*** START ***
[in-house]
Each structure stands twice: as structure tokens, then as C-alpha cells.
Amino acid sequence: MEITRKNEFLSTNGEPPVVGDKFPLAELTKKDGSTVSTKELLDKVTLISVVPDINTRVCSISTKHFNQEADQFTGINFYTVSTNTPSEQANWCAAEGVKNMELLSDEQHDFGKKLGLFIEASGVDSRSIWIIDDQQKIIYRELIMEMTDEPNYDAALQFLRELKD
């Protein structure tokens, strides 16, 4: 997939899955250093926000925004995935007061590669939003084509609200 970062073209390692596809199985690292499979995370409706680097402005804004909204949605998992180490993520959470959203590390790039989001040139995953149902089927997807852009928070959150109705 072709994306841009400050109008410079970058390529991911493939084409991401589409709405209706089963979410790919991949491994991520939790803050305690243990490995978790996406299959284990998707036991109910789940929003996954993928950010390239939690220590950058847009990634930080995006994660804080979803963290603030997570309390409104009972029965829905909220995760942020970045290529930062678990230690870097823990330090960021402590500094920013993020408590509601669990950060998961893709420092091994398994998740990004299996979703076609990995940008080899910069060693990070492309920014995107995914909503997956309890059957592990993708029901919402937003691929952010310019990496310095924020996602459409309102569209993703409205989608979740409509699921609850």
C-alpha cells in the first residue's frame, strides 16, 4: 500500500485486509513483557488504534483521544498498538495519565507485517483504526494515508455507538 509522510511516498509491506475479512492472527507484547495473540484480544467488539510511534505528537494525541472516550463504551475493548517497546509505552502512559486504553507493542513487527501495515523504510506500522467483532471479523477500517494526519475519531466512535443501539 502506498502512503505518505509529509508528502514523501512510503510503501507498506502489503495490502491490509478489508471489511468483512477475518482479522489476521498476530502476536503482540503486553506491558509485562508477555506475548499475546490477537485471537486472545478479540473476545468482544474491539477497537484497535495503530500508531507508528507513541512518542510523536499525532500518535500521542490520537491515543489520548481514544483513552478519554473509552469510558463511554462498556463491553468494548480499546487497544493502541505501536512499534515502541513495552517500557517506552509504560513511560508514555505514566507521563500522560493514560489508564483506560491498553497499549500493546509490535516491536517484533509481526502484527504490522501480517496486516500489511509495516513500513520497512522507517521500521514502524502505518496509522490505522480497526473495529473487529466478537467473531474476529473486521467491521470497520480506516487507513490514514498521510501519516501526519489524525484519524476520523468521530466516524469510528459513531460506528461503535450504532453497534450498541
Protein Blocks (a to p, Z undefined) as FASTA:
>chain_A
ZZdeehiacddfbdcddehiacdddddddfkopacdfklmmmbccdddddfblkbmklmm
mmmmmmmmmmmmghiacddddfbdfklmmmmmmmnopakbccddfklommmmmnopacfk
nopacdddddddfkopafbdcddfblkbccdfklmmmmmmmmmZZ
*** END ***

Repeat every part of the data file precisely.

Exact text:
[in-house]
Each structure stands twice: as structure tokens, then as C-alpha cells.
Amino acid sequence: MEITRKNEFLSTNGEPPVVGDKFPLAELTKKDGSTVSTKELLDKVTLISVVPDINTRVCSISTKHFNQEADQFTGINFYTVSTNTPSEQANWCAAEGVKNMELLSDEQHDFGKKLGLFIEASGVDSRSIWIIDDQQKIIYRELIMEMTDEPNYDAALQFLRELKD
């Protein structure tokens, strides 16, 4: 997939899955250093926000925004995935007061590669939003084509609200 970062073209390692596809199985690292499979995370409706680097402005804004909204949605998992180490993520959470959203590390790039989001040139995953149902089927997807852009928070959150109705 072709994306841009400050109008410079970058390529991911493939084409991401589409709405209706089963979410790919991949491994991520939790803050305690243990490995978790996406299959284990998707036991109910789940929003996954993928950010390239939690220590950058847009990634930080995006994660804080979803963290603030997570309390409104009972029965829905909220995760942020970045290529930062678990230690870097823990330090960021402590500094920013993020408590509601669990950060998961893709420092091994398994998740990004299996979703076609990995940008080899910069060693990070492309920014995107995914909503997956309890059957592990993708029901919402937003691929952010310019990496310095924020996602459409309102569209993703409205989608979740409509699921609850």
C-alpha cells in the first residue's frame, strides 16, 4: 500500500485486509513483557488504534483521544498498538495519565507485517483504526494515508455507538 509522510511516498509491506475479512492472527507484547495473540484480544467488539510511534505528537494525541472516550463504551475493548517497546509505552502512559486504553507493542513487527501495515523504510506500522467483532471479523477500517494526519475519531466512535443501539 502506498502512503505518505509529509508528502514523501512510503510503501507498506502489503495490502491490509478489508471489511468483512477475518482479522489476521498476530502476536503482540503486553506491558509485562508477555506475548499475546490477537485471537486472545478479540473476545468482544474491539477497537484497535495503530500508531507508528507513541512518542510523536499525532500518535500521542490520537491515543489520548481514544483513552478519554473509552469510558463511554462498556463491553468494548480499546487497544493502541505501536512499534515502541513495552517500557517506552509504560513511560508514555505514566507521563500522560493514560489508564483506560491498553497499549500493546509490535516491536517484533509481526502484527504490522501480517496486516500489511509495516513500513520497512522507517521500521514502524502505518496509522490505522480497526473495529473487529466478537467473531474476529473486521467491521470497520480506516487507513490514514498521510501519516501526519489524525484519524476520523468521530466516524469510528459513531460506528461503535450504532453497534450498541
Protein Blocks (a to p, Z undefined) as FASTA:
>chain_A
ZZdeehiacddfbdcddehiacdddddddfkopacdfklmmmbccdddddfblkbmklmm
mmmmmmmmmmmmghiacddddfbdfklmmmmmmmnopakbccddfklommmmmnopacfk
nopacdddddddfkopafbdcddfblkbccdfklmmmmmmmmmZZ